Texans are Being Denied their Second Amendment Rights if They Acquire Medical Marijuana
The Dallas Morning News reported about the case of Joshua Raines and his battle with epilepsy and PTSD.
Five years of service in the military made Raines develop these conditions. For years, Raines used marijuana illegally to treat these ailments.
Raines, has been eligible for a legal prescription of medical marijuana since 2015, the year when Texas lawmakers enacted the Compassionate Use Program for patients with uncontrolled epilepsy.
However, the veteran and Purple Heat recipient has resisted seeking a prescription, because doing so would have him forfeit his right to buy a firearm.
Raines said, “Why am I going to give up one of my rights because I found an organic plant that some are uncomfortable with?”
The veteran added, “I’m not going to do that. I’m not going to trade my rights like baseball cards.”
Across the country, states have gradually embraced legalizing medical marijuana despite being classified as a Schedule 1 controlled substance. Federal law enforcement has generally let these state actions slide.
For guns, it’s a different story. Under federal law, it’s illegal to buy guns if you use marijuana.
Many Texan gun owners who have conditions that make them eligible to acquire medical marijuana are now thinking twice about getting medical marijuana prescriptions due to the threat of having their gun rights stripped.
Rachel Malone, the Texas director for Gun Owners of America, said “To tell Texans you can’t purchase a firearm if you have a compassionate use card is unconscionable. We should not force people to choose between gun ownership and taking care of themselves.”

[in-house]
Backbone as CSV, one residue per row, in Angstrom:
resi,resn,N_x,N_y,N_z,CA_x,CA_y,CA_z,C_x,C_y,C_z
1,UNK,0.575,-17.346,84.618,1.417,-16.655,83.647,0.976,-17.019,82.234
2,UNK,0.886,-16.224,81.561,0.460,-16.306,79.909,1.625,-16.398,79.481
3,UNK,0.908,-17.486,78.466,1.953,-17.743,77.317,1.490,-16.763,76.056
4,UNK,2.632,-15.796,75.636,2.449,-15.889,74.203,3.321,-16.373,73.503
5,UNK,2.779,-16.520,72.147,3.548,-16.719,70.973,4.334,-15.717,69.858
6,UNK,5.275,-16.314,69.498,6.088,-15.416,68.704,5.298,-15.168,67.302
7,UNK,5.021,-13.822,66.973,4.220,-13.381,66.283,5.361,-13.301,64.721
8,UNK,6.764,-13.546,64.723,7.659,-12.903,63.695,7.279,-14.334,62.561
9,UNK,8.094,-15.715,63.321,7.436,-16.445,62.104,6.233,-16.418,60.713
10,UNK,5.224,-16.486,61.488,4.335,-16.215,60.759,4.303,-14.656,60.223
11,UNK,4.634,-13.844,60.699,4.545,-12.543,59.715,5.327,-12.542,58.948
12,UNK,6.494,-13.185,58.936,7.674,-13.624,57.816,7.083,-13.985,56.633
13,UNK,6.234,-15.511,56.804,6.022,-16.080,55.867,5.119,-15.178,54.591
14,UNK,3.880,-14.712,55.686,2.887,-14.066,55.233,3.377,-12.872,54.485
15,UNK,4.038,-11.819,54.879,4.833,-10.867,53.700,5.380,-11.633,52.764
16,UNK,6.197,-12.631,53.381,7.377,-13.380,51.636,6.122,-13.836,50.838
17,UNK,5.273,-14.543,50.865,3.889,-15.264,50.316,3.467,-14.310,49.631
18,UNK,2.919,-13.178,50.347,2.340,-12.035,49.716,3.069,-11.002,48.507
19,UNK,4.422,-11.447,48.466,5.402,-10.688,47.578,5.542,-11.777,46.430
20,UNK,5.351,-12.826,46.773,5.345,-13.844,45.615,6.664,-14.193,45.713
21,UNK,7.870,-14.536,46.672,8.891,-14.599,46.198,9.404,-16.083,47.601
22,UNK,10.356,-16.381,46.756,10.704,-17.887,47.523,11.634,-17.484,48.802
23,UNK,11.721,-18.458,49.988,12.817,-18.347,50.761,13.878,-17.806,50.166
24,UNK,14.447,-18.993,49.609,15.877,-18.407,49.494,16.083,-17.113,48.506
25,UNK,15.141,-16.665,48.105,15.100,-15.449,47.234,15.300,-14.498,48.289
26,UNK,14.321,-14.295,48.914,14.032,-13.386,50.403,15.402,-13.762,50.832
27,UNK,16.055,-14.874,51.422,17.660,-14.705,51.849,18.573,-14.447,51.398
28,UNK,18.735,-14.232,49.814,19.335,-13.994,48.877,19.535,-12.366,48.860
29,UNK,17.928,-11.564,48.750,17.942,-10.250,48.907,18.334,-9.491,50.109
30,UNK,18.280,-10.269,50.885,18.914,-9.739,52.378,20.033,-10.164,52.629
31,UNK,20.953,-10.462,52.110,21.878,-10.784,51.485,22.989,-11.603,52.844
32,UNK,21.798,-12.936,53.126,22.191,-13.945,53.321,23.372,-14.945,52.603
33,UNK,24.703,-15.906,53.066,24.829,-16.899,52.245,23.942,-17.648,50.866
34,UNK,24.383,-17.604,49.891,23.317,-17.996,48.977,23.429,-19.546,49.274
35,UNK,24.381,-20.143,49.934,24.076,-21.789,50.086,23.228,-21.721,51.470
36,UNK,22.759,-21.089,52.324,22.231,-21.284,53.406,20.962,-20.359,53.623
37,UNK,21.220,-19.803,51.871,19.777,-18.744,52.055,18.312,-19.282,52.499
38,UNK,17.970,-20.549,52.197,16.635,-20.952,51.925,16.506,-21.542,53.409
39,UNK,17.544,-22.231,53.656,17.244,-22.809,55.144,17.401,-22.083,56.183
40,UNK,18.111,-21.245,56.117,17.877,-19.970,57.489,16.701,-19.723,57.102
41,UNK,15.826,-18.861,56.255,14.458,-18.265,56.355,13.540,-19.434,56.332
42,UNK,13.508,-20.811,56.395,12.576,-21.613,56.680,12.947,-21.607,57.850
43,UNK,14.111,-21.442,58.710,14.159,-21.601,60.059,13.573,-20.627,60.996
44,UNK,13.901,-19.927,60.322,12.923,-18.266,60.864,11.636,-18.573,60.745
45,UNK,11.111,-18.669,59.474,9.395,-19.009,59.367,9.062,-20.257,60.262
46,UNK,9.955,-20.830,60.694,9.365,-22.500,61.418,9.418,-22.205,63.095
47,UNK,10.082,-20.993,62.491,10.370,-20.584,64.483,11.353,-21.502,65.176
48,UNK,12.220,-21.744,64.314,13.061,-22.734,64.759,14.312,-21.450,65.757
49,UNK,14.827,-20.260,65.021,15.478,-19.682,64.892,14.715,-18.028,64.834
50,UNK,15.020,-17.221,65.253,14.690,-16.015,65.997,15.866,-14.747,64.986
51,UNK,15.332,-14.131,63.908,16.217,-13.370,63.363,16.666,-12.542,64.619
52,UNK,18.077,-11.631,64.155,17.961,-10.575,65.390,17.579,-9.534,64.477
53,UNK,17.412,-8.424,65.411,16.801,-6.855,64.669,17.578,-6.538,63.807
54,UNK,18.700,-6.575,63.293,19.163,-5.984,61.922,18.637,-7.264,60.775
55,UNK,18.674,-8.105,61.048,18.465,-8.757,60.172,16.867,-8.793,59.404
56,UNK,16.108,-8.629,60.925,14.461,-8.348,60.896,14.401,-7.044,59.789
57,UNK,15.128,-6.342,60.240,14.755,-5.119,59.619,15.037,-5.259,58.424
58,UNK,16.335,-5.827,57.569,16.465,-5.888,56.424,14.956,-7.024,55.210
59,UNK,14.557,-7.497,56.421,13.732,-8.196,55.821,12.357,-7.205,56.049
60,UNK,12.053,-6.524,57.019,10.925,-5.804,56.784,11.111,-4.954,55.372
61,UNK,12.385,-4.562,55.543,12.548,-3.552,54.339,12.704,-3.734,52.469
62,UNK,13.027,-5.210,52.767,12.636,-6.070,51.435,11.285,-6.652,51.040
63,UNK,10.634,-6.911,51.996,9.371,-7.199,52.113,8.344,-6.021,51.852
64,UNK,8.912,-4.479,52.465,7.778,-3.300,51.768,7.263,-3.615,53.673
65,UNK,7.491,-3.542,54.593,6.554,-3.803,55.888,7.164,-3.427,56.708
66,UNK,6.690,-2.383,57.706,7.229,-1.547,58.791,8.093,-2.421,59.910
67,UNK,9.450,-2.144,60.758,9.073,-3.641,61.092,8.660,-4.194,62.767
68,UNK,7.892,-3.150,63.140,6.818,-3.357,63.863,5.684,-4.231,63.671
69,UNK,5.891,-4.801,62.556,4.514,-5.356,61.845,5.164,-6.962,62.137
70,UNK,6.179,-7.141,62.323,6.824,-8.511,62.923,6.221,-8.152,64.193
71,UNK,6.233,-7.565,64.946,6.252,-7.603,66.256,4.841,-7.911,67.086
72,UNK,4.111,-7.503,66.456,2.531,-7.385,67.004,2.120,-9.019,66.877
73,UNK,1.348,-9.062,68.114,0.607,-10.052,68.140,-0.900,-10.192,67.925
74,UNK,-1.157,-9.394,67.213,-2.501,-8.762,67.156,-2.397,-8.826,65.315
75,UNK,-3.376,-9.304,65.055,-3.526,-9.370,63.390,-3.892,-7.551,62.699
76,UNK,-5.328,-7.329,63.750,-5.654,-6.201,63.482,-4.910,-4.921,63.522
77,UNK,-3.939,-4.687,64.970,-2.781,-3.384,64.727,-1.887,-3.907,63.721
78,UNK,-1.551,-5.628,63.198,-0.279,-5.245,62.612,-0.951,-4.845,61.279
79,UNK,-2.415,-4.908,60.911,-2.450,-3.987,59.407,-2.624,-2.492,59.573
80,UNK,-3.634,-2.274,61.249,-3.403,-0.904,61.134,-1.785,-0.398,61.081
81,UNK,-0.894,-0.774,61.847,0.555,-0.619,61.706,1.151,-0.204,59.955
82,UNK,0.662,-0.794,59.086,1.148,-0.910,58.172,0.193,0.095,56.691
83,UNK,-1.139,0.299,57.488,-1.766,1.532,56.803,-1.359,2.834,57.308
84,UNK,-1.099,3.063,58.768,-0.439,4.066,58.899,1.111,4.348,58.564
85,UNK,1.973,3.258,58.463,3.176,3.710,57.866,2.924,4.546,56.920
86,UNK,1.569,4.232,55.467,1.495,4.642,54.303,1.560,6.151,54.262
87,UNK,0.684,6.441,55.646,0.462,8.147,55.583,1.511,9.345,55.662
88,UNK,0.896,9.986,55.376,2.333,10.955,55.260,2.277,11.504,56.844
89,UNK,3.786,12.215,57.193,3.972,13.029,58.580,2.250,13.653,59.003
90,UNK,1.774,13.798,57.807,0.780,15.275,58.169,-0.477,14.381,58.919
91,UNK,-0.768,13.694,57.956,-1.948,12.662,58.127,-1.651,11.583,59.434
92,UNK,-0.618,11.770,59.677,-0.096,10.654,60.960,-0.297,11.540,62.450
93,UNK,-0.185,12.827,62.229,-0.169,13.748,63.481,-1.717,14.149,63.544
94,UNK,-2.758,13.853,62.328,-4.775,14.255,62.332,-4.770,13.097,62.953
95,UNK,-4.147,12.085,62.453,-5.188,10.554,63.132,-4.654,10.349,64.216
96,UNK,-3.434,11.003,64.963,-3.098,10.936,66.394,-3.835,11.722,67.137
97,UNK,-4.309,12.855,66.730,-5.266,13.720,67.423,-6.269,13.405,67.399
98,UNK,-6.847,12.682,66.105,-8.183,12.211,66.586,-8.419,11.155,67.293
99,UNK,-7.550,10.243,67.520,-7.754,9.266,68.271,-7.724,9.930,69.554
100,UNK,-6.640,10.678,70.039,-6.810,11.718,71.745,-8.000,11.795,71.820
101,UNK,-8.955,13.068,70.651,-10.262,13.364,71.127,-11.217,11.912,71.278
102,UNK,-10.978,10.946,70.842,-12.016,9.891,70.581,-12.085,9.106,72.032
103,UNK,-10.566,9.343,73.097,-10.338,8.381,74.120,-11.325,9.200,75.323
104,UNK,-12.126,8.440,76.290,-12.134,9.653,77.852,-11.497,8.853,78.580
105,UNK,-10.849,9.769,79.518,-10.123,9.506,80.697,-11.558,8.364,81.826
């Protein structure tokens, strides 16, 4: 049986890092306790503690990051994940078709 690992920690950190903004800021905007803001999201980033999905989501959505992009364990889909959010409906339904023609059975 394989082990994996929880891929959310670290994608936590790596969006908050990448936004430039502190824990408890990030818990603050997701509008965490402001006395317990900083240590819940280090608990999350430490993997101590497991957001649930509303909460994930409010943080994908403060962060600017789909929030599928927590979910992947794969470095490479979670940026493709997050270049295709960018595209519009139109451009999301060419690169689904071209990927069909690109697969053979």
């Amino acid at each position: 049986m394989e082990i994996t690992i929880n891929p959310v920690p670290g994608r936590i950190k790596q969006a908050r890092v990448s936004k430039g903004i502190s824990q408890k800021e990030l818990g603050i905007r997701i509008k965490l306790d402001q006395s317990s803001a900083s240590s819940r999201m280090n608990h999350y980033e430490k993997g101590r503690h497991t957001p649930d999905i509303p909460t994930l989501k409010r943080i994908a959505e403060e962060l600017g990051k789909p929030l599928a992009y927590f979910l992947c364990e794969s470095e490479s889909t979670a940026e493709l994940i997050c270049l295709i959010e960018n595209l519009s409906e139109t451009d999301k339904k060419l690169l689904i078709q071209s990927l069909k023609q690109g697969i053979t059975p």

Firearms application forms explicitly ask buyers if they’ve ever used “marijuana or any depressant, stimulant, narcotic drug, or any other controlled substance.” It also makes clear that marijuana is still illegal under federal law.
The application has a warning section:
Warning: The use or possession of marijuana remains unlawful under Federal law regardless of whether it has been legalized or decriminalized for medicinal or recreational purposes in the state where you reside.
Earlier this year, the state legislature expanded the Compassionate Use Act, thus making marijuana more accessible to Texans. The law Governor Greg Abbott signed Friday, which allows specialty doctors to give out cannabis prescriptions that contain 0.5 percent tetrahydrocannabinol (THC) for certain conditions such as epilepsy, multiple sclerosis, Parkinson’s disease, ALS, terminal cancer, autism, incurable neurodegenerative disease and spasticity.
Raines said that he would illegally use marijuana if he had to, because of how effective it has been in treating his seizures.
He finished off by saying that “I fought for the right to bear arms. It’s literally in our Constitution for me to be able to own a gun. For the state of Texas that is the most pro-gun, I think it’s ridiculous I would have to trade one of my rights.”
This demonstrates how connected the drug reform and gun issues are. Gun activists will have to form coalitions with drug reformers and vice versa if they want to expand their supporter base and create long-lasting policies that enhance liberty.